Tuesday 17 December 2013

Gut permeability in teens with autism and SEN

Naturally I was going to be interested in the findings of Neil Dalton and colleagues* comparing a measure of gut permeability in teenagers (well, those aged 10-14 years old) diagnosed with an autism spectrum disorder (ASD) (n=103) and those with special educational needs (SEN) (n=30).

Regular readers are probably well used to some of my discussions on the possibility of a triad of issues - gut permeability, gut bacteria and immune function - being related to cases of autism. Indeed not so long ago I posted a sort of 'where is research up to' with gut permeability in relation to autism (see here). Already in light of the recent Patterson lab findings on leaky mice guts and immune activation (see here) this megapost is out of date. And now with the Dalton findings it's even more out of date, such is the rapidity of scientific research (and the responsiveness of blogging).

Anyhow, back to the Dalton findings. Well, I've got to really start with a quote from their study: "no statistically significant group difference in small intestine permeability in a population cohort-derived group of children with ASD compared with a control group with SEN". This was based on quite a nice participant number of teens (yes, I'll mention that again) where gut permeability was "assessed by measuring the urine lactulose/mannitol (L/M) recovery ratio by electrospray mass spectrometry-mass spectrometry". That mass spectrometry (MS) mention adds some significant credibility to the detection methods used to assay for those markers of intestinal permeability.

That being said, the devil is in the detail when it comes to the study findings outside the group comparisons between autism and SEN participants. So: "Eleven children (9/103 = 8.7% ASD and 2/30 = 6.7% SEN) had L/M recovery ratio > 0.03". L/M recovery ratios refers to the amount of lactulose and mannitol sugars recovered in urine generally suggested to be below 0.03 to be a 'normal' result (see here). In effect, 8.7% of the children with autism in the Dalton cohort presented with leaky gut.

I have to say that I am a little bit surprised by the Dalton results and how much they contrast with the other work in this area particularly the de Magistris findings** in terms of the percentage of children showing abnormal gut permeability (36% vs. 8%). One might assume that there are potential population differences (UK vs. Italy) or that even age at gut permeability analysis might be an issues. Realising that use of a gluten- and casein-free (GFCF) diet also seems to impact on gut permeability issues (as was perhaps the cases when considering the Robertson paper***) is another potential place to look for reasons for the disparity across the results. If I also had to ask one further thing about the Dalton paper, it would be to have included a typically-developing group alongside their autism and SEN cohorts so we could frame the results with previous data.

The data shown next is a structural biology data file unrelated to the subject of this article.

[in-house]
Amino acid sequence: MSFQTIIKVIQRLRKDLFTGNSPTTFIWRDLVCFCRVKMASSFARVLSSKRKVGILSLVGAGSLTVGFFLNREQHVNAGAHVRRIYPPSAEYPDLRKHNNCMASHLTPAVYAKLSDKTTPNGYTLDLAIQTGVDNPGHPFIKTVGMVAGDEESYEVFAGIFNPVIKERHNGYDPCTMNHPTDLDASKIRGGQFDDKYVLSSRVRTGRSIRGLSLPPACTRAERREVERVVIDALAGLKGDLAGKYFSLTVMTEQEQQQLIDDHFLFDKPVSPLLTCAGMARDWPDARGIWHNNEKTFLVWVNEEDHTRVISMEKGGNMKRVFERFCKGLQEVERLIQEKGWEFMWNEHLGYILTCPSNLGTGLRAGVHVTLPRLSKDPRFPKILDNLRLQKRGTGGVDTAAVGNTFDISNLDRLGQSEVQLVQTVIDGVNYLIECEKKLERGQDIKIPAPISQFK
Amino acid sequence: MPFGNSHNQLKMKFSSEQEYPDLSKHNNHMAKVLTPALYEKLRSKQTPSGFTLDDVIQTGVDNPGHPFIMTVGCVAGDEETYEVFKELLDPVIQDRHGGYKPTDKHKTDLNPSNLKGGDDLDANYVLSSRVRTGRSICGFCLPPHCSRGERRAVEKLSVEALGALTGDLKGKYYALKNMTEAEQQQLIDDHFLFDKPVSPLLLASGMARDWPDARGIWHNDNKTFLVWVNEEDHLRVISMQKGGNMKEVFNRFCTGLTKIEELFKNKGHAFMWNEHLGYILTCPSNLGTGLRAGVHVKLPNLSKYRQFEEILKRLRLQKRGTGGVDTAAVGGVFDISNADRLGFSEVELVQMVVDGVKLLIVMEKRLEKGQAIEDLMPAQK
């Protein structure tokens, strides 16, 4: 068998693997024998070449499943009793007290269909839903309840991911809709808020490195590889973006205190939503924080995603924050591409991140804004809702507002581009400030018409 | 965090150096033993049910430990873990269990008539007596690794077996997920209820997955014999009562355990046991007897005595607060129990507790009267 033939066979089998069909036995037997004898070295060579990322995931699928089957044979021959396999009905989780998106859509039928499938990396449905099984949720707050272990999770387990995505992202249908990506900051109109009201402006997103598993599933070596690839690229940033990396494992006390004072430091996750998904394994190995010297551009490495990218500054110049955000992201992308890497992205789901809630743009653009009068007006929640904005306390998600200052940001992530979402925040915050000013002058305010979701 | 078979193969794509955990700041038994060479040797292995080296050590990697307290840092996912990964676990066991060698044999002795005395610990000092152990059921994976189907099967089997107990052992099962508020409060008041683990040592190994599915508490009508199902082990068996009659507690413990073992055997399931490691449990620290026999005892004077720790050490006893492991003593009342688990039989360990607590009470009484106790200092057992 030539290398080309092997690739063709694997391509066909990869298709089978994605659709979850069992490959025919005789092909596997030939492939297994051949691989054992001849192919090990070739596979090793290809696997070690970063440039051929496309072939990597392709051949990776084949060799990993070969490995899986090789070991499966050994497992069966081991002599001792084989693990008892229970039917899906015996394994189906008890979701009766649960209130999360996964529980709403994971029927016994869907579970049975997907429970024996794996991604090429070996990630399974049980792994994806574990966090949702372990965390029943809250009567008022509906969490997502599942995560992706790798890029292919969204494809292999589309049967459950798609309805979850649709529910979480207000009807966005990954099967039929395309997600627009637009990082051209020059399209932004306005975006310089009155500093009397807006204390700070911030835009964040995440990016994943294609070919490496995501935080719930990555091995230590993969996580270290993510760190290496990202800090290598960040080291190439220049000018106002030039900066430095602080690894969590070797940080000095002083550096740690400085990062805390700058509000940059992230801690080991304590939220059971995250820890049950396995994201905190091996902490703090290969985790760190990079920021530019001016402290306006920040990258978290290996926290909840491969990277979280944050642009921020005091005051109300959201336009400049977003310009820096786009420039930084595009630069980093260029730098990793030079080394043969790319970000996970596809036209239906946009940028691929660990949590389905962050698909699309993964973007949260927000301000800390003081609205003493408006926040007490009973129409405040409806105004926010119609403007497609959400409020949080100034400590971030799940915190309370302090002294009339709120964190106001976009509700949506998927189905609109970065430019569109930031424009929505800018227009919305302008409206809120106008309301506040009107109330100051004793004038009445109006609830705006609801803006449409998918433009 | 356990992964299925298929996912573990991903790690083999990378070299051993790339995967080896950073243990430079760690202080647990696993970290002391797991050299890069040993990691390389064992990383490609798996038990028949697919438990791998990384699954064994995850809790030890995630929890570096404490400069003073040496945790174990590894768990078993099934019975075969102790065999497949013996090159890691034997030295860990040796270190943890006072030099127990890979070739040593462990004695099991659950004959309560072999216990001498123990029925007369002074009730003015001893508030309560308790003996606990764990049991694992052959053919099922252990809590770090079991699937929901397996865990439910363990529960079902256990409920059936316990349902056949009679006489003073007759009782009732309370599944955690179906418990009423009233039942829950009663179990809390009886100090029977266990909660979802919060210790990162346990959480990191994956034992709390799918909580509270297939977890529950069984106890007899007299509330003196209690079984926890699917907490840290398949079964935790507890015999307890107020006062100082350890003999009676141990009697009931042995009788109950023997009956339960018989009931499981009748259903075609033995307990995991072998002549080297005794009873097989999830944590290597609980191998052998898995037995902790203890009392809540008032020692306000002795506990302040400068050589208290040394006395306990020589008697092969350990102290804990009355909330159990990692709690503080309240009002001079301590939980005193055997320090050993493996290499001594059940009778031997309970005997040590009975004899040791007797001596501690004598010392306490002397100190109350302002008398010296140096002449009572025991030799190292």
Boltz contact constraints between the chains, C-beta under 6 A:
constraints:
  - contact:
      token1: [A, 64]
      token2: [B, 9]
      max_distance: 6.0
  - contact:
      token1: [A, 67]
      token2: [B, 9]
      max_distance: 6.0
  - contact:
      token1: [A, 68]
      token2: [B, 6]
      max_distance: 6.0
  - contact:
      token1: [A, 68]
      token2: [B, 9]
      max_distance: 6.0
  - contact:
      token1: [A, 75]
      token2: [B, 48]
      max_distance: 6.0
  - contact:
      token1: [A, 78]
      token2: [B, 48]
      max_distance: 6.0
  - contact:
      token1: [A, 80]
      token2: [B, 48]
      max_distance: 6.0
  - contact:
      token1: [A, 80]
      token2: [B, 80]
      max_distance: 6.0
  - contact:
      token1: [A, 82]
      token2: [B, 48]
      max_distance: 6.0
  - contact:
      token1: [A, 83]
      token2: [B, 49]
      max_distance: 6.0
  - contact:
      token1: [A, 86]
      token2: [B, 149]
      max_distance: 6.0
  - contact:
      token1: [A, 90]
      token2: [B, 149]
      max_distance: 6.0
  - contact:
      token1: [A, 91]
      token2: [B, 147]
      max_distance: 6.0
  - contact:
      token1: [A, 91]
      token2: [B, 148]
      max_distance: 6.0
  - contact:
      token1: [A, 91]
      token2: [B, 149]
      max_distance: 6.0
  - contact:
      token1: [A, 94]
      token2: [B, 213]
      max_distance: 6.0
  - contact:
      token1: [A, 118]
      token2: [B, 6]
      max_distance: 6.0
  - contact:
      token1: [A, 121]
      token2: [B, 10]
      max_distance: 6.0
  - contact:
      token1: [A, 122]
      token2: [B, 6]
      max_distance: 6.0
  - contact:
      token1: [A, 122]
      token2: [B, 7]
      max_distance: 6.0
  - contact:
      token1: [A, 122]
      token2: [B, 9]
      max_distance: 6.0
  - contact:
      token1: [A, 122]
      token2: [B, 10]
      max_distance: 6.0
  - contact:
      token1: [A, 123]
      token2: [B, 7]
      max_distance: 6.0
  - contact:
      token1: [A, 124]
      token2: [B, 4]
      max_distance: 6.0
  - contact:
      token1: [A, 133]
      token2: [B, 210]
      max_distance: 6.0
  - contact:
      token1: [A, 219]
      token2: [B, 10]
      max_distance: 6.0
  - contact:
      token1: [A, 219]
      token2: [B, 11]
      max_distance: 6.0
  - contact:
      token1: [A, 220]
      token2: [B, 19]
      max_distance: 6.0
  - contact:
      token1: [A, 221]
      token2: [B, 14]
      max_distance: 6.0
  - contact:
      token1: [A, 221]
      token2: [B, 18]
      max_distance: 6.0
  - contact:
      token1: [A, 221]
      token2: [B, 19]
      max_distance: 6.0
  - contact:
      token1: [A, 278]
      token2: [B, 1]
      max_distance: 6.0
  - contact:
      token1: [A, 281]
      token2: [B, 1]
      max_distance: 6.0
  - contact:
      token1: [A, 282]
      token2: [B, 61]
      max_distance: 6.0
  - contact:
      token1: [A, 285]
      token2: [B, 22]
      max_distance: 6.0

In terms of the publication team and very possibly the cohort used for this study, I'm not altogether sure but I think we might have already heard something about these participants insofar as that 'functional bowel problems do seem to be present in autism' work published by Chandler and colleagues earlier this year (see here). I base that on the single result of a participant with autism showing a result representative of "more definitely pathological" gut hyperpermeability (leaky gut) and being subsequently presenting with "undiagnosed asymptomatic celiac disease". Indeed, 1 out of 103 teens with autism presenting with autism is not a dissimilar figure from other work****; bearing in mind the Ludvigsson paper on 'not quite coeliac disease' but something else being potentially related to autism (see here).

So, yet again, more data suggesting that when it comes to gut permeability, autism (at least some cases of autism) is much more deserving of further inquiry. That also 6.7% of the small participant group with SEN also showed potential issues with a leaky gut might also be an important area of future investigation.

Now about zonulin - any takers for a study on that molecule and autism?

[Update: January 2014. Thanks to the wonder that is PubMed Commons, I've transmitted some of my thoughts on this paper to the PubMed entry: http://www.ncbi.nlm.nih.gov/pubmed/24339339].


* Dalton N. et al. Gut Permeability in Autism Spectrum Disorders. Autism Research. 2013. Dec 12. 10.1002/aur.1350

** de Magistris L. et al. Alterations of the Intestinal Barrier in Patients With Autism Spectrum Disorders and in Their First-degree Relatives. J Pediatr Gastroenterol Nutr. 2010 Oct;51(4):418-24.

*** Robertson MA. et al. Intestinal permeability and glucagon-like peptide-2 in children with autism: a controlled pilot study. J Autism Dev Disord. 2008 Jul;38(6):1066-71.

**** Batista IC. et al. Autism spectrum disorder and celiac disease: no evidence for a link. Arq Neuropsiquiatr. 2012 Jan;70(1):28-33.


ResearchBlogging.org Neil Dalton, Susie Chandler, Charles Turner, Tony Charman, Andrew Pickles, Tom Loucas, Emily Simonoff, Peter Sullivan, & Gillian Baird (2013). Gut Permeability in Autism Spectrum Disorders Autism Research DOI: 10.1002/aur.1350

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